Posts tagged genetic

Prostate Cancer Update: New Gene

A genetic pattern (variation) found on human chromosome 8 has been found to have an association with a 5x risk increase for developing prostate cancer. It is thought to cause 2/3 of African-American cases and 1/3 of Caucasian-American cases of the disease.

Another biomarker might be coming! Pharmacogenomics companies: ready … go!

Full story at Geneticsandhealth.com.

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Gene Therapy: Eye-Eye Doc!

Twelve patients are in the middle of a first-of-its-kind trial in the UK. They are undergoing gene therapy to correct a genetic gene deficiency; a gene called RPE65. It is supposed to be expressed at the beack of the eye, in the retina, and without that gene expression the eye won’t interpret images.

Currently in one patient, Robert Johnson, he can now see outlines during the day, but little at night – he has had genes inserted into one eye. The procedure itself requires extensive precision, including a risk of tearing the retina. (See image to the right; Source: Moorfields Eye Hospital)
Story adapted from BBC.
See full story here.
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Harvesting Bioenergy from Switchgrass

Recently, scientists have made progress on finding the key genetic elements responsible for controlling lignin production in swtichgrass though monitoring of mRNA transcripts. This discovery brings switchgrass one step closer to being used as a source of bioethanol. See full story at Scientists Turn Genetic Keys To Unlock Bioenergy In Switchgrass.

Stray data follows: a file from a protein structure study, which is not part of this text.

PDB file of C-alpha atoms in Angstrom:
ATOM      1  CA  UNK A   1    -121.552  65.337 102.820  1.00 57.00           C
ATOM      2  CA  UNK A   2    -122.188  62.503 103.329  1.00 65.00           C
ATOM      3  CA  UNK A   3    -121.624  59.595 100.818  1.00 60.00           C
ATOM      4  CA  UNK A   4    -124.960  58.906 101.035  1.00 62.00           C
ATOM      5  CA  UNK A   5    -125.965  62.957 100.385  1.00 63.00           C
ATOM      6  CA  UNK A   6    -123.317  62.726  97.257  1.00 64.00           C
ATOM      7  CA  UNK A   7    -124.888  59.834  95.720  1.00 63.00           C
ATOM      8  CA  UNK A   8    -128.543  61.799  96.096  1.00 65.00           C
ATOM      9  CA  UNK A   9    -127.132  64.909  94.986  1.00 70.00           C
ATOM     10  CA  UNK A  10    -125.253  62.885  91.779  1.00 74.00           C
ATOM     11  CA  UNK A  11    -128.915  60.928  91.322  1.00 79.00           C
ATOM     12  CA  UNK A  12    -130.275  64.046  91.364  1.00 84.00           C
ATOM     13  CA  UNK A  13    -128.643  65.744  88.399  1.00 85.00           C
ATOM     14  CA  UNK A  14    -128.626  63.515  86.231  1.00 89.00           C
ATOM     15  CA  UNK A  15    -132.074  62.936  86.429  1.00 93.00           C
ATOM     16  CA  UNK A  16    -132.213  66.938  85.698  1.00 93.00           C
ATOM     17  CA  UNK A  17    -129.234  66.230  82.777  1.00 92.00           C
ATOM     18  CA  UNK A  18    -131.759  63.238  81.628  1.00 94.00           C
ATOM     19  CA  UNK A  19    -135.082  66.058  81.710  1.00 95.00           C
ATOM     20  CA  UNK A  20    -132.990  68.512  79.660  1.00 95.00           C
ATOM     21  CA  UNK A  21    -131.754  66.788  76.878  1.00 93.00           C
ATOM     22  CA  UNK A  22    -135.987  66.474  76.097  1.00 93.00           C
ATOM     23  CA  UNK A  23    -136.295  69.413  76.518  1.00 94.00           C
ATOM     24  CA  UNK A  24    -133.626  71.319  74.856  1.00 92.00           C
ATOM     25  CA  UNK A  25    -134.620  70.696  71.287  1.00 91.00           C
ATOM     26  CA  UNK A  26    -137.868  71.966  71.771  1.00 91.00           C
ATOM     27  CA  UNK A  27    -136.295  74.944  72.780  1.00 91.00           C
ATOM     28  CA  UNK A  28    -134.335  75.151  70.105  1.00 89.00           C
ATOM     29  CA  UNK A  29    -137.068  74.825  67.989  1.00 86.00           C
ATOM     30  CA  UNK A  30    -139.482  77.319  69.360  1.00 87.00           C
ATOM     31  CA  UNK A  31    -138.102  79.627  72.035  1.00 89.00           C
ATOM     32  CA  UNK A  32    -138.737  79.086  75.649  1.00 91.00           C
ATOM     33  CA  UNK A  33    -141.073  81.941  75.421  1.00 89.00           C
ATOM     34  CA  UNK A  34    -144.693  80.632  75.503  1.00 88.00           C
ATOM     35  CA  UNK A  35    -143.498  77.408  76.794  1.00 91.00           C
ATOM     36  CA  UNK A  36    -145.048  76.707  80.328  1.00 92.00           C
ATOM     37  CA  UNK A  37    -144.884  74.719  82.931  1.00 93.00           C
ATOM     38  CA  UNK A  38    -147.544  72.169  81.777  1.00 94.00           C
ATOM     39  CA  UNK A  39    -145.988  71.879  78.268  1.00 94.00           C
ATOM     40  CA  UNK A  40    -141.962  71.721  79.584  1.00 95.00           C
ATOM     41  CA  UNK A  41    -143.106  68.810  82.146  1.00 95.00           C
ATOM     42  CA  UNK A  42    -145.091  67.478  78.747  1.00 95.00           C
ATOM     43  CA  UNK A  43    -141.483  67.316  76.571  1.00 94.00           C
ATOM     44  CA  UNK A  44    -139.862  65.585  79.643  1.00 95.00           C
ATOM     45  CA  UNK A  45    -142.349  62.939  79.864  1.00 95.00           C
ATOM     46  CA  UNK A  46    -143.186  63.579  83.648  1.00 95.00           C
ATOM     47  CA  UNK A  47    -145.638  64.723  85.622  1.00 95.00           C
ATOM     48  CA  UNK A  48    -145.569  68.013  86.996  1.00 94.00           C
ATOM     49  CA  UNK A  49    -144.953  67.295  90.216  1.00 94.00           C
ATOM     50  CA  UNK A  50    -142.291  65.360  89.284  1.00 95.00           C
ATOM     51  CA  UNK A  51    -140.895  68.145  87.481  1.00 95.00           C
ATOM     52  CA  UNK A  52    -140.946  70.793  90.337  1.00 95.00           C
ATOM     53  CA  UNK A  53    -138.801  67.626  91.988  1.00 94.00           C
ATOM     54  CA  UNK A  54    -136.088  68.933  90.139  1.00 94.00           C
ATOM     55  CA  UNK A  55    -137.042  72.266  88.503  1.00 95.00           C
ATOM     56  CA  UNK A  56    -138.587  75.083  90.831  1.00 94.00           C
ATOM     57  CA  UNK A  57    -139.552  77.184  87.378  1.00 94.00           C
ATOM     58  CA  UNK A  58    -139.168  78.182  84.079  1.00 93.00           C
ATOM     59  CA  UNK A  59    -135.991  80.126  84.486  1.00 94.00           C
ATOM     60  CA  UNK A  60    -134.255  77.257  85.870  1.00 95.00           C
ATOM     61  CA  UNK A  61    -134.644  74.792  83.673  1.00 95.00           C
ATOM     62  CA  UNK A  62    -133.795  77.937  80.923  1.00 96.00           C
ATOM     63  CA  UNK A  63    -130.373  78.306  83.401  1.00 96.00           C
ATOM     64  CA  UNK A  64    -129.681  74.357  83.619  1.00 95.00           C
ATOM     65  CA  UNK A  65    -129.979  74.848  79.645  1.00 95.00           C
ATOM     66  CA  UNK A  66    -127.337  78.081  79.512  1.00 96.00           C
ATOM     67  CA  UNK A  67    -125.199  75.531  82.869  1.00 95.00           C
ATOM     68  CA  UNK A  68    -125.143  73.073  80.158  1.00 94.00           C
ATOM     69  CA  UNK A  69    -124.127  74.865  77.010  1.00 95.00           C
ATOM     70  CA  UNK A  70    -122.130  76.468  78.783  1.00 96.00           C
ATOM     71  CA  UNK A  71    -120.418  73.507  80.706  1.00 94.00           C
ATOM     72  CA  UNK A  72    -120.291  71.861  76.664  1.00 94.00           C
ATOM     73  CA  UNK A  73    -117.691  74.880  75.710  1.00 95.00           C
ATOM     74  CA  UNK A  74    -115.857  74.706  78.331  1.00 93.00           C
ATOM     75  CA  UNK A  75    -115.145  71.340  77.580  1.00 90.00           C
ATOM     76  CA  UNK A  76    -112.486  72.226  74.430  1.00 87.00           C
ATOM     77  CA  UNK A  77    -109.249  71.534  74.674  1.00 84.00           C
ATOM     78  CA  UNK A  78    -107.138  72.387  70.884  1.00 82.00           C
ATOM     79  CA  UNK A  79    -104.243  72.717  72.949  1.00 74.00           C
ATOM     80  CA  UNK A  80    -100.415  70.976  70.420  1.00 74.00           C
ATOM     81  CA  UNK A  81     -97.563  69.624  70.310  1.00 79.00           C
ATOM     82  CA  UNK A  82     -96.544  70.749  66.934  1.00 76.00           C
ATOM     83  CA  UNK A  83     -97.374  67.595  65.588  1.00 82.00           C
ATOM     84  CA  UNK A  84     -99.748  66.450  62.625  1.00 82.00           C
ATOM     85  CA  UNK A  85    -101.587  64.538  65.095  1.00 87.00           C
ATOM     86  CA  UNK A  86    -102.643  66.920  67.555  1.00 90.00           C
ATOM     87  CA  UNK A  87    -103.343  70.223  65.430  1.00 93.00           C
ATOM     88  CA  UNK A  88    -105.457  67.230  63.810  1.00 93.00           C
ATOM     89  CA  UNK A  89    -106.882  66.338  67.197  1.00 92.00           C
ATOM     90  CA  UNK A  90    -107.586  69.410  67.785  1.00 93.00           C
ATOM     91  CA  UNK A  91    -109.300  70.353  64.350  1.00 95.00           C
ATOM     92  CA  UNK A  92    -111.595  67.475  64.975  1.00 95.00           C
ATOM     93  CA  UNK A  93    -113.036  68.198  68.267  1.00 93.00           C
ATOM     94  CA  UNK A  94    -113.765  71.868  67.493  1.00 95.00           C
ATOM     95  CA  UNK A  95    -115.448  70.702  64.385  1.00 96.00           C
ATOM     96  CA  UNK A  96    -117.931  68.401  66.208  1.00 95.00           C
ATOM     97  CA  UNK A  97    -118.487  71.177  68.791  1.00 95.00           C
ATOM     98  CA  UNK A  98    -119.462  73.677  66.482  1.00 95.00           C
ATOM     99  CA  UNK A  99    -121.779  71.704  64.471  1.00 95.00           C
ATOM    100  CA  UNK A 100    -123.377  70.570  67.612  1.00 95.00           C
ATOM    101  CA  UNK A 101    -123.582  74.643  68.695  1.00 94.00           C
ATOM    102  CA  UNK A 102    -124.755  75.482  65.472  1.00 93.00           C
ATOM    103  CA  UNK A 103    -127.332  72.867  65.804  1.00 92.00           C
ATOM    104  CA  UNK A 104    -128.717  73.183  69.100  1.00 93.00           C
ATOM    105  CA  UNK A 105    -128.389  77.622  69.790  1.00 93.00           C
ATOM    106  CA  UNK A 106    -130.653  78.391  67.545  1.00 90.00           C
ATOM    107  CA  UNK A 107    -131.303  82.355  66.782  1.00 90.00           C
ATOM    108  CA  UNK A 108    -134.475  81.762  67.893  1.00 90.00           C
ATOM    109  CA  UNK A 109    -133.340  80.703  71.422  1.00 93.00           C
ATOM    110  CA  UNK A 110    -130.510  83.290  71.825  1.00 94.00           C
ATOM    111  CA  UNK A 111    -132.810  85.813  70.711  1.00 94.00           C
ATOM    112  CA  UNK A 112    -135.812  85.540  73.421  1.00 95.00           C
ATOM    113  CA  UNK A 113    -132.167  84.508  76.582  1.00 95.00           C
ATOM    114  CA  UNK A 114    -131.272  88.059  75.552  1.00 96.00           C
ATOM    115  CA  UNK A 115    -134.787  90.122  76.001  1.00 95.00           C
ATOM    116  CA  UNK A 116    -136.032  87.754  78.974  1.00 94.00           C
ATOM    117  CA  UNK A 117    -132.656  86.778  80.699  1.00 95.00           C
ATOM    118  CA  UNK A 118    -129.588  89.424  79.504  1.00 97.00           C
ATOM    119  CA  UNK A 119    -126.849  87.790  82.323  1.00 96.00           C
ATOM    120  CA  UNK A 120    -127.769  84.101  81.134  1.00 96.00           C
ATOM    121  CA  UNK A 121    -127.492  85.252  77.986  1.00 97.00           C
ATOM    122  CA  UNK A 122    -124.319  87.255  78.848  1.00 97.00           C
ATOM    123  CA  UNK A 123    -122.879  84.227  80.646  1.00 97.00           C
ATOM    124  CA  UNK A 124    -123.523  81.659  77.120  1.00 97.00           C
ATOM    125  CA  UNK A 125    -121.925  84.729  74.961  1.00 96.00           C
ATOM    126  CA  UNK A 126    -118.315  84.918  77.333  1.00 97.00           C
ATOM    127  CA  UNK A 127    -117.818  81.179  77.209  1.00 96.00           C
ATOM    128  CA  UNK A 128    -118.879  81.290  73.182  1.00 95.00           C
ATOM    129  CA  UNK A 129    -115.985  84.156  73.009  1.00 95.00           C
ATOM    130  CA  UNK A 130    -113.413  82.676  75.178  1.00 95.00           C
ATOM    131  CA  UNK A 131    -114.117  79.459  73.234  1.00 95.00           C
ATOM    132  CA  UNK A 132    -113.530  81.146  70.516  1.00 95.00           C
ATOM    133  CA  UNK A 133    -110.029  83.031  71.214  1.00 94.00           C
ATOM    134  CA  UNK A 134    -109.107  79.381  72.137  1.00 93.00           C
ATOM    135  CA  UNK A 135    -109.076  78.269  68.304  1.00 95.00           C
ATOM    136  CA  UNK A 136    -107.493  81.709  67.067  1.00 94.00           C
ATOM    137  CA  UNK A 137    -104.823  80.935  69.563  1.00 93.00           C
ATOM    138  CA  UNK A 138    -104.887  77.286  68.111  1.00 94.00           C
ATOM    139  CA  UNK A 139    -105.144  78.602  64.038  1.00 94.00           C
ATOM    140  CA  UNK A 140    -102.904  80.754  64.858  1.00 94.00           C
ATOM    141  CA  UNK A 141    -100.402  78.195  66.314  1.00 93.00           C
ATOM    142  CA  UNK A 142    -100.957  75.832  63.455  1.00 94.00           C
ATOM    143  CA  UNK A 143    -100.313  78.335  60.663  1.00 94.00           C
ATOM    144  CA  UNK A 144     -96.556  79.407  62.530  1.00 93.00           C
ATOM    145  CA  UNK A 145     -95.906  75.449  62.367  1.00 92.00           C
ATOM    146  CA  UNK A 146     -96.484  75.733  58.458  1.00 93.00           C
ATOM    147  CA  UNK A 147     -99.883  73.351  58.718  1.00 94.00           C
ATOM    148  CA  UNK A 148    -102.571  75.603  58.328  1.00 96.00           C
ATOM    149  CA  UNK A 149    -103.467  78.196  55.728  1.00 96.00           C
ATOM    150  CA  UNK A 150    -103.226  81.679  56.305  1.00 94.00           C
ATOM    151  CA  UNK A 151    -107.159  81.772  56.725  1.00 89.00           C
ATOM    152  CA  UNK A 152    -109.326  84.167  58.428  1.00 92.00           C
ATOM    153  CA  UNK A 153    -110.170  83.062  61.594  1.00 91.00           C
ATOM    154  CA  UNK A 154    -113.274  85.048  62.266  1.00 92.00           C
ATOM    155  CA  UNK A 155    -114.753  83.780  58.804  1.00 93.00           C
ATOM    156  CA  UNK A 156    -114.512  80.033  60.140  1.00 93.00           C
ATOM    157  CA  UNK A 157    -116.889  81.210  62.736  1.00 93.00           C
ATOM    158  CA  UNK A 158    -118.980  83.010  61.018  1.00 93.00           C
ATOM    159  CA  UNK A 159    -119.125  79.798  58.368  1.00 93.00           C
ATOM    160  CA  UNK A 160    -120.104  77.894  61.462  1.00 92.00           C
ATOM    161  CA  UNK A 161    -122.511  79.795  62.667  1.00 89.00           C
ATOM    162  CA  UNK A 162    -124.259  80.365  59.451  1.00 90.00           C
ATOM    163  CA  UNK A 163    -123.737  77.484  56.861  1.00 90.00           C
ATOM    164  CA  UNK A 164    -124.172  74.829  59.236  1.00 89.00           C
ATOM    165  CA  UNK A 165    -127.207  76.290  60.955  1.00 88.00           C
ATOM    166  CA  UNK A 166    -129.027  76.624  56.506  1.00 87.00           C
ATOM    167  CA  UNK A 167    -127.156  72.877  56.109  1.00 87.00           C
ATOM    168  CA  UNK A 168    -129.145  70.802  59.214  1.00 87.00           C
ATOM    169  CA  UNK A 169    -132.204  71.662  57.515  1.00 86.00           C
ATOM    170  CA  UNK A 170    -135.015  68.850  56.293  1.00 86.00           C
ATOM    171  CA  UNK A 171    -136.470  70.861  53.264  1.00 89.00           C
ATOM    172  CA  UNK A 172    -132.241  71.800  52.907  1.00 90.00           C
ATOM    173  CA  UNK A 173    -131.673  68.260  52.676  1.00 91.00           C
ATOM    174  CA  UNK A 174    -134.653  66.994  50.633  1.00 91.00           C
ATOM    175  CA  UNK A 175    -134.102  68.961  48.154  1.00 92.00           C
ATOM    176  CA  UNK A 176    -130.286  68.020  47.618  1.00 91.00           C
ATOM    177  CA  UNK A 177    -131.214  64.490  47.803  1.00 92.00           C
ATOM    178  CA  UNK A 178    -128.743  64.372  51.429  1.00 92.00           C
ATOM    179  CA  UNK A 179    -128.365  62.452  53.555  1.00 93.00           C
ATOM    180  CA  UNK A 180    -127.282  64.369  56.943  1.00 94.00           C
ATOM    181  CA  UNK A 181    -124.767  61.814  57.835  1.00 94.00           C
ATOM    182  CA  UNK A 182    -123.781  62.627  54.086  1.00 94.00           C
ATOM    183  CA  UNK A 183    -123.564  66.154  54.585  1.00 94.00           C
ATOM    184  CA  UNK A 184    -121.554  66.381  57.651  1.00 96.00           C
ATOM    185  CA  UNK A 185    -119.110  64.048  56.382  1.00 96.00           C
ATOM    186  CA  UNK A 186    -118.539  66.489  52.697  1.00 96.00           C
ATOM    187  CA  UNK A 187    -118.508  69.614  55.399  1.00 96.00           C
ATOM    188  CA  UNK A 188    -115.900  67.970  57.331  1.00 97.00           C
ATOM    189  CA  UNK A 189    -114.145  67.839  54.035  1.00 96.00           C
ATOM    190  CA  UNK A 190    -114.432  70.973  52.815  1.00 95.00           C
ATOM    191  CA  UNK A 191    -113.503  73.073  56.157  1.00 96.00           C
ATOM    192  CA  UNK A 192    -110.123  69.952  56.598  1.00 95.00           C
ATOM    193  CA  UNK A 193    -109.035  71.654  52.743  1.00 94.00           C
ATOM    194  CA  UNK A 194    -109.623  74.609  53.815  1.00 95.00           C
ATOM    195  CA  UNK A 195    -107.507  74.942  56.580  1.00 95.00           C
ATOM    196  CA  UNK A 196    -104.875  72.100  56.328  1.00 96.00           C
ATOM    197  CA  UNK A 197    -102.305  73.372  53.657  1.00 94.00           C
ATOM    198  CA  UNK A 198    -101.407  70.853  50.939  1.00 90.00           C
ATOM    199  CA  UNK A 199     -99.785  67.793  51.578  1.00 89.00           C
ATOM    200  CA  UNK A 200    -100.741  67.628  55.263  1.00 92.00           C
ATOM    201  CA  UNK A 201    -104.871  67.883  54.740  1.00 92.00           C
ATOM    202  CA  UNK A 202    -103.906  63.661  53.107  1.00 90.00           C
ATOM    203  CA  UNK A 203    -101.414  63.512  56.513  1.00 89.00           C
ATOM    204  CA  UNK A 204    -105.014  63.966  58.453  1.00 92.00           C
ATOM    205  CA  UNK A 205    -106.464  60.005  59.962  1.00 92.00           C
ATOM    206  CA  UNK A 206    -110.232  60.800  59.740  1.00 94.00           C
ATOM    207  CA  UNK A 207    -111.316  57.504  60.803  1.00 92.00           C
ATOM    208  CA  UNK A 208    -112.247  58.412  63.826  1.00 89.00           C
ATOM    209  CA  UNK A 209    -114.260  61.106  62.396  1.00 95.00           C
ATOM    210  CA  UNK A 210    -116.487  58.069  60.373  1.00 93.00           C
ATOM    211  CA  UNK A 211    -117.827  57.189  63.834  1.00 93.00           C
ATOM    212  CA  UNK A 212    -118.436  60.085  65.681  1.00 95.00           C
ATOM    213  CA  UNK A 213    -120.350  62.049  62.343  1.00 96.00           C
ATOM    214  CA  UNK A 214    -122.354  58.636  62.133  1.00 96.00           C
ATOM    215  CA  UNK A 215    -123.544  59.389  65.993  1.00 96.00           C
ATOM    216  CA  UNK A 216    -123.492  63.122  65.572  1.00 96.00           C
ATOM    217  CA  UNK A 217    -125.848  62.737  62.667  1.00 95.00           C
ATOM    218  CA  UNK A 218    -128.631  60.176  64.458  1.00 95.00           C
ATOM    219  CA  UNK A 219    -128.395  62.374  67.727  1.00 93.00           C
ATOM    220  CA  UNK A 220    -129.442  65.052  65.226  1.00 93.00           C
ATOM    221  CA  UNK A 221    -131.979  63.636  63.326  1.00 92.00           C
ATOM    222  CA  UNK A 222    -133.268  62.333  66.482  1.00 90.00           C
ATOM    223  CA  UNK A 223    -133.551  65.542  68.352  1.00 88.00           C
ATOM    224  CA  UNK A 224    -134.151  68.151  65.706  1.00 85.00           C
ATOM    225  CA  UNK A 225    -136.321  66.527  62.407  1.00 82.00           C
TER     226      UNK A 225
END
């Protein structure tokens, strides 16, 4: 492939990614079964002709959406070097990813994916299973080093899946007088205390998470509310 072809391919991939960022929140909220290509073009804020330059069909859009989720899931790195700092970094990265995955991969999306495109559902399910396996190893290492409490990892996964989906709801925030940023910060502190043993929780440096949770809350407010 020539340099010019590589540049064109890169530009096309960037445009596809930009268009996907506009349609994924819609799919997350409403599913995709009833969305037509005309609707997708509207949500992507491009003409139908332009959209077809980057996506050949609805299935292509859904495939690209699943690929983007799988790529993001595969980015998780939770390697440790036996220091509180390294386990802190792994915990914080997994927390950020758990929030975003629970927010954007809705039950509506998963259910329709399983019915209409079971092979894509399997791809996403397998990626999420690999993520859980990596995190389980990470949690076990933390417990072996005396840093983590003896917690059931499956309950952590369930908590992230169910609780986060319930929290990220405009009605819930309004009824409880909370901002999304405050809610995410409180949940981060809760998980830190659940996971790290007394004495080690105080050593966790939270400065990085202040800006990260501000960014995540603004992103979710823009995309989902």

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Genotyping Becomes More Affordable

A new machine called OpenArray(TM) from BioTrove, Inc. now allows genomic research to conduct genotyping (SNP) analysis across much larger patient groups.

As described on Traditional Medicine:

Unlike other technologies, which can genotype hundreds of thousands of SNPs in a few patient samples, OpenArray allows researchers to analyze SNPs across tens of thousands of patient samples – dramatically expanding study size and data significance. OpenArray SNP genotyping is also more efficient than previous technology because of its flexible design. A single OpenArray plate holds as few as 16 or as many as 3072 separate assays, which can be run against 48-144 samples per plate. Since the OpenArray NT Imager can process three OpenArray plates at once, it can generate more than 9000 data points in less than 10 minutes, ultimately generating over 100,000 data points per day with a single employee.

This is a huge step forward in genetics research, but we are still awaiting the $1 genomic sequence. Right now we are bordering on the $1000 dollar genome, which was talked about by Michael J. Heller, Ph.D., Departments of Bioengineering/Electrical and Computer Engineering, University of California, San Diego – yesterday at the Cambridge Healthtech Institute’s “Next Generation Sequencing Applications and Cast Studies” conference in San Diego, CA.

If you’re wondering just how competitive this space is, there is a $10 million X-Prize for Genomics that was issued by Craig Venter, for the first team to successfully sequence 100 human genomes in 10 days. Details of the prize are as follows:

The $10 million X PRIZE for Genomics prize purse will be awarded to the first
Team that can build a device and use it to sequence 100 human genomes within 10
days or less, with an accuracy of no more than one error in every 100,000 bases
sequenced, with sequences accurately covering at least 98% of the genome, and at
a recurring cost of no more than $10,000 per genome.

As it seems, the race is on!

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